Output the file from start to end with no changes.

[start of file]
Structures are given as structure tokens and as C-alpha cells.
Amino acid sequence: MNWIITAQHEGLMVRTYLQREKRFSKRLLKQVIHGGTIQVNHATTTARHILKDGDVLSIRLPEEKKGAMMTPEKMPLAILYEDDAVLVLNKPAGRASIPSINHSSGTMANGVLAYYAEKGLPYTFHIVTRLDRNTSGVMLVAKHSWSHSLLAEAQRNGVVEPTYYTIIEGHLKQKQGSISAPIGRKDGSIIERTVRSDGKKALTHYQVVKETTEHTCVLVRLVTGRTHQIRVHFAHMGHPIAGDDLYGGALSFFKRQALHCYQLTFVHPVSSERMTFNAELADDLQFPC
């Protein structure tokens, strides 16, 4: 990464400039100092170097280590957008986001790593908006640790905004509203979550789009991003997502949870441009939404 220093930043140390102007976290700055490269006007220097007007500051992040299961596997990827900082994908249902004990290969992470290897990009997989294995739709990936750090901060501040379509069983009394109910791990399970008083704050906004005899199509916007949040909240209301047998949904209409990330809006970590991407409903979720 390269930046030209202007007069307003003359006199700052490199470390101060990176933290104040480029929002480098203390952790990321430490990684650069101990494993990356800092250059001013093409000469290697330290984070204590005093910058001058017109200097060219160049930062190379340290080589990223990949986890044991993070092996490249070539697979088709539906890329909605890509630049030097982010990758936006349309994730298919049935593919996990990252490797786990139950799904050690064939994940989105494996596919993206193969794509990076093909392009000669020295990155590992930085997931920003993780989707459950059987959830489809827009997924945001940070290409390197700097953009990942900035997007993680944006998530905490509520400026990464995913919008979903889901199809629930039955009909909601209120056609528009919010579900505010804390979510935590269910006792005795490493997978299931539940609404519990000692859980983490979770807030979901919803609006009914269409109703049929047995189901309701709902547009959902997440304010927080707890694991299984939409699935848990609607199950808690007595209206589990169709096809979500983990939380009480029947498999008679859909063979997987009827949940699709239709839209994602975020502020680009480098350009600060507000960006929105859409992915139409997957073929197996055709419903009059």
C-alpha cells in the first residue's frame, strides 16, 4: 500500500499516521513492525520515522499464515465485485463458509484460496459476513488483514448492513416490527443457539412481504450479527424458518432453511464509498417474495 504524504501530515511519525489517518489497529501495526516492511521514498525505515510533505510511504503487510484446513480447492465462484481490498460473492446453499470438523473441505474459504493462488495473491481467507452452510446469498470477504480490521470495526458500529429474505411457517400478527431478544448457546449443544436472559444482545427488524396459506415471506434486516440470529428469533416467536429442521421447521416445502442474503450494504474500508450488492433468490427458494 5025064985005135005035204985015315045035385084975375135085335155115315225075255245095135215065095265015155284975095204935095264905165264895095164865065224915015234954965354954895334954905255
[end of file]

Structures are given as structure tokens and as C-alpha cells.
Amino acid sequence: MNWIITAQHEGLMVRTYLQREKRFSKRLLKQVIHGGTIQVNHATTTARHILKDGDVLSIRLPEEKKGAMMTPEKMPLAILYEDDAVLVLNKPAGRASIPSINHSSGTMANGVLAYYAEKGLPYTFHIVTRLDRNTSGVMLVAKHSWSHSLLAEAQRNGVVEPTYYTIIEGHLKQKQGSISAPIGRKDGSIIERTVRSDGKKALTHYQVVKETTEHTCVLVRLVTGRTHQIRVHFAHMGHPIAGDDLYGGALSFFKRQALHCYQLTFVHPVSSERMTFNAELADDLQFPC
């Protein structure tokens, strides 16, 4: 990464400039100092170097280590957008986001790593908006640790905004509203979550789009991003997502949870441009939404 220093930043140390102007976290700055490269006007220097007007500051992040299961596997990827900082994908249902004990290969992470290897990009997989294995739709990936750090901060501040379509069983009394109910791990399970008083704050906004005899199509916007949040909240209301047998949904209409990330809006970590991407409903979720 390269930046030209202007007069307003003359006199700052490199470390101060990176933290104040480029929002480098203390952790990321430490990684650069101990494993990356800092250059001013093409000469290697330290984070204590005093910058001058017109200097060219160049930062190379340290080589990223990949986890044991993070092996490249070539697979088709539906890329909605890509630049030097982010990758936006349309994730298919049935593919996990990252490797786990139950799904050690064939994940989105494996596919993206193969794509990076093909392009000669020295990155590992930085997931920003993780989707459950059987959830489809827009997924945001940070290409390197700097953009990942900035997007993680944006998530905490509520400026990464995913919008979903889901199809629930039955009909909601209120056609528009919010579900505010804390979510935590269910006792005795490493997978299931539940609404519990000692859980983490979770807030979901919803609006009914269409109703049929047995189901309701709902547009959902997440304010927080707890694991299984939409699935848990609607199950808690007595209206589990169709096809979500983990939380009480029947498999008679859909063979997987009827949940699709239709839209994602975020502020680009480098350009600060507000960006929105859409992915139409997957073929197996055709419903009059």
C-alpha cells in the first residue's frame, strides 16, 4: 500500500499516521513492525520515522499464515465485485463458509484460496459476513488483514448492513416490527443457539412481504450479527424458518432453511464509498417474495 504524504501530515511519525489517518489497529501495526516492511521514498525505515510533505510511504503487510484446513480447492465462484481490498460473492446453499470438523473441505474459504493462488495473491481467507452452510446469498470477504480490521470495526458500529429474505411457517400478527431478544448457546449443544436472559444482545427488524396459506415471506434486516440470529428469533416467536429442521421447521416445502442474503450494504474500508450488492433468490427458494 5025064985005135005035204985015315045035385084975375135085335155115315225075255245095135215065095265015155284975095204935095264905165264895095164865065224915015234954965354954895334954905255